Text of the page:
About My Health Careers Internship MedBlogs Contact us
Medindia LOGIN REGISTER
Advertisement

Here’s Why We’re Compulsive “New Year Resolution” Breakers

by Tanya Thomas on November 19, 2008 at 9:25 AM
Font : A-A+

Here’s Why We’re Compulsive “New Year Resolution” Breakers

Another year of failed "New Year" resolutions seems to have passed us by. But before we jump into the bandwagon of the approaching year's "vow renewal", a study has spoken on why our resolutions generally fail. Researchers blame the unhealthy intermingling of well-meant goals and hardcore human nature for resolutions often going up in smoke.

Cait Poynor of the University of Pittsburgh and Kelly L. Haws of Texas A and M University, the researchers who led the path breaking study, say that the purpose of their research was to find out why some people have more trouble than others regulating behaviors.

Advertisement

Writing about their findings in the Journal of Consumer Research, they said that their study uncovered some important differences in the way people categorized "necessities" and "luxuries".

"The data demonstrates the basic differences among consumers in their tendency to embrace indulgence or restriction goals. Even when pursuing the same goal, high and low self-control consumers create dramatically different categories of goal-consistent and goal-inconsistent options," the authors wrote.
Advertisement

The research team conducted three studies to examine the process individuals cycled through, when trying to make a change.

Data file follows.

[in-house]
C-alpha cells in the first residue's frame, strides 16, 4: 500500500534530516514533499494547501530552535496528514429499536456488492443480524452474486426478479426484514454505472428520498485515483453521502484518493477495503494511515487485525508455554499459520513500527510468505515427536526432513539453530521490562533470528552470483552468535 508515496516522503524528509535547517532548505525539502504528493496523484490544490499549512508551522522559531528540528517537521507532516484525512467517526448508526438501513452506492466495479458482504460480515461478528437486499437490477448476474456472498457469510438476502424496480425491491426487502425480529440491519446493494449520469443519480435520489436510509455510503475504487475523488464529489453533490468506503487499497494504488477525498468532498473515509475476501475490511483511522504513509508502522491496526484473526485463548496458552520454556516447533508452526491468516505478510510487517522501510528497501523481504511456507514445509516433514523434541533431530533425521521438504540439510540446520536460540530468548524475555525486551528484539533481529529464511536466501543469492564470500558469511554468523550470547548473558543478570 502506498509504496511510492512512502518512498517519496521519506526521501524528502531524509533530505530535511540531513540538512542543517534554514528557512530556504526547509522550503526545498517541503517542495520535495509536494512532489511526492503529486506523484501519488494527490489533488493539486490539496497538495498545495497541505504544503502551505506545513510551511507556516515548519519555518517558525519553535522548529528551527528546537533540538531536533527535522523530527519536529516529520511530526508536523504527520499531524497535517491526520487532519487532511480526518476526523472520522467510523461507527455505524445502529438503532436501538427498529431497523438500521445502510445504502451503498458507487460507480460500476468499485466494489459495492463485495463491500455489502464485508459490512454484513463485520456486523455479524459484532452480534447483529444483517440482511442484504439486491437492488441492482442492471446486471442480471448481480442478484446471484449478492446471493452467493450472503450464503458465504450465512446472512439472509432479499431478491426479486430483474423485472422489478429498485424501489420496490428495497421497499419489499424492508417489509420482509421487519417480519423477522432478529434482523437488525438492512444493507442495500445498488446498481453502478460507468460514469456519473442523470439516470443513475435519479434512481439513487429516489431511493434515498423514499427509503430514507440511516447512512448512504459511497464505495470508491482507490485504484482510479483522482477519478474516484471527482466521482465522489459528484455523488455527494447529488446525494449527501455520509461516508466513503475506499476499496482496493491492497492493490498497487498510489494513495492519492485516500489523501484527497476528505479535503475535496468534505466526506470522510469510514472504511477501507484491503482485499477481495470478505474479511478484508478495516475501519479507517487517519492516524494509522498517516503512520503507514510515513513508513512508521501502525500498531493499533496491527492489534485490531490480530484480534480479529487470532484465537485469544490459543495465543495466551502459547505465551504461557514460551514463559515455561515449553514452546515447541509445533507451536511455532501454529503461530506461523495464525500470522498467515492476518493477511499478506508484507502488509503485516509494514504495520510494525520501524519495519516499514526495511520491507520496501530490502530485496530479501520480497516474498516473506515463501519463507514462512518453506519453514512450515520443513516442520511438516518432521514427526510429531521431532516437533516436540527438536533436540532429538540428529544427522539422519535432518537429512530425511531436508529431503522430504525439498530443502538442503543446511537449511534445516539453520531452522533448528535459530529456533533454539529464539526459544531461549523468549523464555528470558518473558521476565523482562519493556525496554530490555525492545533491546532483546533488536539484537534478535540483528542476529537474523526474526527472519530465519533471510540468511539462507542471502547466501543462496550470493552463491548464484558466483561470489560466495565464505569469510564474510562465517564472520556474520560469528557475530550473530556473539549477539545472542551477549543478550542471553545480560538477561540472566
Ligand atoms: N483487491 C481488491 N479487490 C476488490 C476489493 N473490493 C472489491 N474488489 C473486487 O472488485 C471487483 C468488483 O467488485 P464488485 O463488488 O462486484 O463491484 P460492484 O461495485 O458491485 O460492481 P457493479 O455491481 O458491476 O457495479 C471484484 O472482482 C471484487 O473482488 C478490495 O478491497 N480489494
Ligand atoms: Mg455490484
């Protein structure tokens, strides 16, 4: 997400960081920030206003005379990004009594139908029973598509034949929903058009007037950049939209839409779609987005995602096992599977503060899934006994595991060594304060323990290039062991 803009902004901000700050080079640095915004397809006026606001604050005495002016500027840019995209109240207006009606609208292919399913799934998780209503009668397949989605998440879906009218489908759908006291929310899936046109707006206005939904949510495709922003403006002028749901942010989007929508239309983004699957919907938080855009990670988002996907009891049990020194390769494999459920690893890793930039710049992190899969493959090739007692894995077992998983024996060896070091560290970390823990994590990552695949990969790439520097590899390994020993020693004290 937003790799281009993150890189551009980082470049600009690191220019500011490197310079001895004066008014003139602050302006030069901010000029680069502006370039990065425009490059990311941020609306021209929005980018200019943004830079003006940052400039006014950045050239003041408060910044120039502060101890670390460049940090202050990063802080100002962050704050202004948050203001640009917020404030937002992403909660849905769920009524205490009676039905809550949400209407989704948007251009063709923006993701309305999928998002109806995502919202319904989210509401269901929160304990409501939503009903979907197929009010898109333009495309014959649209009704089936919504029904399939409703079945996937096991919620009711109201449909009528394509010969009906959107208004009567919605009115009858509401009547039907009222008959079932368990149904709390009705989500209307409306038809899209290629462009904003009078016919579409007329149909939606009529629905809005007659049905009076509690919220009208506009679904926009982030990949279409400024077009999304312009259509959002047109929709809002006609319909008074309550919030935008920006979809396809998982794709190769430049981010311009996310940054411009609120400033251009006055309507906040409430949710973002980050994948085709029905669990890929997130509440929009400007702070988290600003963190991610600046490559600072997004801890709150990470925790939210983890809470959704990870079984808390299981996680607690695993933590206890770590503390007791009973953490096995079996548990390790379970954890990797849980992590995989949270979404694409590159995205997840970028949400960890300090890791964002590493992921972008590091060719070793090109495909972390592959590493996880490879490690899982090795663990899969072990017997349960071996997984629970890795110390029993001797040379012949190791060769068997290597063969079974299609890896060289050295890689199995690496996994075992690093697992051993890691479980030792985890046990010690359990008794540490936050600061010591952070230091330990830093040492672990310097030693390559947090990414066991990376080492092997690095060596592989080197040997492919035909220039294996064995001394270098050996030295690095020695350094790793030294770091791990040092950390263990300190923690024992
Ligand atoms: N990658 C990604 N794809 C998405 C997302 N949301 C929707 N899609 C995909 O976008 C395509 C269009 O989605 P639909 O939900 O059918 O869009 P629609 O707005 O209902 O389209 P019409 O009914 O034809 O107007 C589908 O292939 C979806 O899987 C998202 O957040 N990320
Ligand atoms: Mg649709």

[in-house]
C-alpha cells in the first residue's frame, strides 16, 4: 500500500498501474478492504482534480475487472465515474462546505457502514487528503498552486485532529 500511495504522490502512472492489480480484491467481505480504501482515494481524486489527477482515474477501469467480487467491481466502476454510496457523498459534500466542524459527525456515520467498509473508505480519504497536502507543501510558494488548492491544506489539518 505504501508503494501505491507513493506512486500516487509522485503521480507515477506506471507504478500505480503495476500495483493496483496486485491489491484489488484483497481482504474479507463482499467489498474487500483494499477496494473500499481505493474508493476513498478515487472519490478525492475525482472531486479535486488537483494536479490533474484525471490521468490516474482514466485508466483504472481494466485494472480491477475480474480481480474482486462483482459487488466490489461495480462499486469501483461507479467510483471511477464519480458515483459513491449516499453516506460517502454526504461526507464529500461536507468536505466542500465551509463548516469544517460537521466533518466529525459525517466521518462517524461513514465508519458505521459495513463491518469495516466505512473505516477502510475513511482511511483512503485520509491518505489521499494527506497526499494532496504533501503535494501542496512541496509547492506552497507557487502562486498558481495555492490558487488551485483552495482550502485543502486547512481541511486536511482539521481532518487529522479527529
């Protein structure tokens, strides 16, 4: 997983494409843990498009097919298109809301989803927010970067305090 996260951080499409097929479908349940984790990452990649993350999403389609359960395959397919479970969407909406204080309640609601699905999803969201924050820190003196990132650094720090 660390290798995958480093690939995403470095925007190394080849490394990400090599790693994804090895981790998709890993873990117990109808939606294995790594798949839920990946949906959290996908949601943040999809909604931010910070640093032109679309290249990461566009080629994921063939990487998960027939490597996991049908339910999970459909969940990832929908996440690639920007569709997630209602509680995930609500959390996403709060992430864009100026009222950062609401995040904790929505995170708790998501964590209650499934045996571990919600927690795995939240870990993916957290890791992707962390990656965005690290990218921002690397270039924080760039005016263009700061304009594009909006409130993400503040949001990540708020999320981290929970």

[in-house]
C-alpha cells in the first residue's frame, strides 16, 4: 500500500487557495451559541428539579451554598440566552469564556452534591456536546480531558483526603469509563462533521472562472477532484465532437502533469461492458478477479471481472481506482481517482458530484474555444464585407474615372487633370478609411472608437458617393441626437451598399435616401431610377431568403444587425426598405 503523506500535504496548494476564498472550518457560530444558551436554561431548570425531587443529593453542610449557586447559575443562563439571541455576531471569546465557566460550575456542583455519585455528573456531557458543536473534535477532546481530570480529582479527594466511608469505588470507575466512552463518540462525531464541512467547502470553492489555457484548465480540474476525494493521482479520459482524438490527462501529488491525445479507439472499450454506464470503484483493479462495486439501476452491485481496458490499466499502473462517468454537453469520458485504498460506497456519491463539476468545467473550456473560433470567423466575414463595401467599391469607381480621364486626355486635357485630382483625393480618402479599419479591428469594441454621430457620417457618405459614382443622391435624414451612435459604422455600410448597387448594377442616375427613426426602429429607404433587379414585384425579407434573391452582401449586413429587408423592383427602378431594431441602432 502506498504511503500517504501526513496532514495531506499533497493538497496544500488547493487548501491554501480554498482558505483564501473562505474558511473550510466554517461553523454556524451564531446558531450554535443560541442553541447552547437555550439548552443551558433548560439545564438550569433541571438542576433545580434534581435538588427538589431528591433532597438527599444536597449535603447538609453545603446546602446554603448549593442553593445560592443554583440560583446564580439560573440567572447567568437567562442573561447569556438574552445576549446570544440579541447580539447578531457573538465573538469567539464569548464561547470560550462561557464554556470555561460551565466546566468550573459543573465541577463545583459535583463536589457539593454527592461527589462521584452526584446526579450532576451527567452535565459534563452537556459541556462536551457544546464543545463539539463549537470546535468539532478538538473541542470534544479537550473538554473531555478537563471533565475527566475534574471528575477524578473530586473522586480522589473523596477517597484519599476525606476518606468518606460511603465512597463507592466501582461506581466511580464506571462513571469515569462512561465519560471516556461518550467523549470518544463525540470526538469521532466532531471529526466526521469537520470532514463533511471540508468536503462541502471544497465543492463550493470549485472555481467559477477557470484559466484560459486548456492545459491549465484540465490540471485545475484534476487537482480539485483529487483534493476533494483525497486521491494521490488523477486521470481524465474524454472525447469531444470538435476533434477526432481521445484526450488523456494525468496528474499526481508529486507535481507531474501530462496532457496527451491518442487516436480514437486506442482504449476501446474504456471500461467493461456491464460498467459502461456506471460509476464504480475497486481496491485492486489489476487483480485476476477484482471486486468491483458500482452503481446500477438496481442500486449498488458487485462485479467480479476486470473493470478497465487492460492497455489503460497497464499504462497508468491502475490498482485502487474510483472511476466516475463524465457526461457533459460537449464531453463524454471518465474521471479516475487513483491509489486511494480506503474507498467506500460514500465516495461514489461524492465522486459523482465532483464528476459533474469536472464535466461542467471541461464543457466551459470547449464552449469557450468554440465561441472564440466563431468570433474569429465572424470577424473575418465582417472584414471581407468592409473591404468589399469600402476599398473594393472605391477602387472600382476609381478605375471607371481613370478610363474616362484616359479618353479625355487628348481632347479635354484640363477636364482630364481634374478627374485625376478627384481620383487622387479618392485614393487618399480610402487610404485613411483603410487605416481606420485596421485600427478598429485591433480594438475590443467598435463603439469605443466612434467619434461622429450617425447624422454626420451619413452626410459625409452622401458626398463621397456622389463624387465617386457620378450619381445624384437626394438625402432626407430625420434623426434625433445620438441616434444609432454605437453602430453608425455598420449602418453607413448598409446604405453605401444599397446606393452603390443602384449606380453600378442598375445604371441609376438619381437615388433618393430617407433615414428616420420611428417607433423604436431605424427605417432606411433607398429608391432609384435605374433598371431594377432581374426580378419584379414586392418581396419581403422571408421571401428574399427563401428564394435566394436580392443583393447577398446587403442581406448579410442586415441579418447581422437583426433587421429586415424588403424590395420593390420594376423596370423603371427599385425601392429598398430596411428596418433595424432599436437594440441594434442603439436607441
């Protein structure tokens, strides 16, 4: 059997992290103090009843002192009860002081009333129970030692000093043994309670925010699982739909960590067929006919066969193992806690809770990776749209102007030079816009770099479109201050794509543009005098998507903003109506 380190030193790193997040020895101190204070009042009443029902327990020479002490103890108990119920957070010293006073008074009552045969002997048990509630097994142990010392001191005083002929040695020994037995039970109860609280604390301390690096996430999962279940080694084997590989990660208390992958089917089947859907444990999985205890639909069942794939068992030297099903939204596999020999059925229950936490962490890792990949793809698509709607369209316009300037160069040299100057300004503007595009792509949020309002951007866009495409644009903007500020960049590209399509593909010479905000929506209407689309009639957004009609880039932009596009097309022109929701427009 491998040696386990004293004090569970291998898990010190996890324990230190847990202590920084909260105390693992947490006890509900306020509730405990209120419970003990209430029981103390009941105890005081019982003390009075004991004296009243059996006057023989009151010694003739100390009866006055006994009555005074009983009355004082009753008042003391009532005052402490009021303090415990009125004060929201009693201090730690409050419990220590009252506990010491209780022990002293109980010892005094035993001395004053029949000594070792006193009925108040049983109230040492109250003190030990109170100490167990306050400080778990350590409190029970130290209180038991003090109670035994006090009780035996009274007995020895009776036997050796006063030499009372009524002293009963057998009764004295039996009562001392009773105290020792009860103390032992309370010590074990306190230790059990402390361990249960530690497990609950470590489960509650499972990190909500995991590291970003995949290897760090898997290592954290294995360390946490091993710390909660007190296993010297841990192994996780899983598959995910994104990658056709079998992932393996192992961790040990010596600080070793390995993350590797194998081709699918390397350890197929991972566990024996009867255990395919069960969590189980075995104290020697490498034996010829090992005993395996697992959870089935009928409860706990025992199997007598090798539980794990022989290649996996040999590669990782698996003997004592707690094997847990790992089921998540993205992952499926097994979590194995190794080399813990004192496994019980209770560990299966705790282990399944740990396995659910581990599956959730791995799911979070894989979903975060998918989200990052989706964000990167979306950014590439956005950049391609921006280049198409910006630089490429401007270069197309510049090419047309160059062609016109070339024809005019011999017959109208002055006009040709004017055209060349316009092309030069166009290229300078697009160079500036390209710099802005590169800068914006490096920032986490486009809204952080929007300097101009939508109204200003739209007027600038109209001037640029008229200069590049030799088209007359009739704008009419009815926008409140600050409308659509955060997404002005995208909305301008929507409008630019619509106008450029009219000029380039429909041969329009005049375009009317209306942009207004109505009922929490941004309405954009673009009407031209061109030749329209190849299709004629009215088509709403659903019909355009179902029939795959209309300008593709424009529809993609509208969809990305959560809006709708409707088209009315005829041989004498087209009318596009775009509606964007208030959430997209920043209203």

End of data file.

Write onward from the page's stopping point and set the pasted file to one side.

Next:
They say that, first, people select goals, and then they form "implementation intentions", deciding which options and behaviors are consistent with the goals.

"For example, you might make a budget, deciding which items are necessities and which are luxuries, buy a diet book, which tells you which foods you may and may not eat, or organize your weekly schedule to include work sessions and time to participate in leisure activities," the authors say.

"Importantly, results suggest that the goal pursuit process can appear to proceed smoothly but in fact be derailed during this second phase," they add.

The team found that people would get tripped up when their goals required them to overcome their default tendencies.

According to them, the subjects who were categorized as having "low self-control" tended to do better with "indulgence goals", like enjoying purchases more.

On the other hand, those with higher self-control preferred "restriction goals" that led them to categorize fewer items as necessities, the researchers said.

"The most effective self-control interventions may vary depending on one's self-control level and the nature of one's chosen goal," the authors conclude.

Source: ANI
TAN/M
Advertisement

Advertisement
News A-Z
A B C D E F G H I J K L M N O P Q R S T U V W X Y Z
Advertisement
News Category
What's New on Medindia
Woman with Rare Spinal Cord Defect from Birth Sues Doctor
Toothache
World AIDS Day 2021 - End Inequalities, End AIDS
View all

Medindia Newsletters Subscribe to our Free Newsletters!
Terms & Conditions and Privacy Policy.


Recommended Reading
Gene Behind Male Bonding With Partners Identified
A gene variant for one of the receptors for the hormone vasopressin in voles, is also associated ......
Indians Welcome New Year With Zest
People across India greeted each other and welcomed New Year with great zeal and fervor late on ......
Kylie's New Year Resolution is to Become a Mom Before the Year Ends
Aussie pop singer Kylie Minogue has expressed her desire to be a mother before the end of 2008....

Disclaimer - All information and content on this site are for information and educational purposes only. The information should not be used for either diagnosis or treatment or both for any health related problem or disease. Always seek the advice of a qualified physician for medical diagnosis and treatment. Full Disclaimer

© All Rights Reserved 1997 - 2021

This site uses cookies to deliver our services. By using our site, you acknowledge that you have read and understand our Cookie Policy, Privacy Policy, and our Terms of Use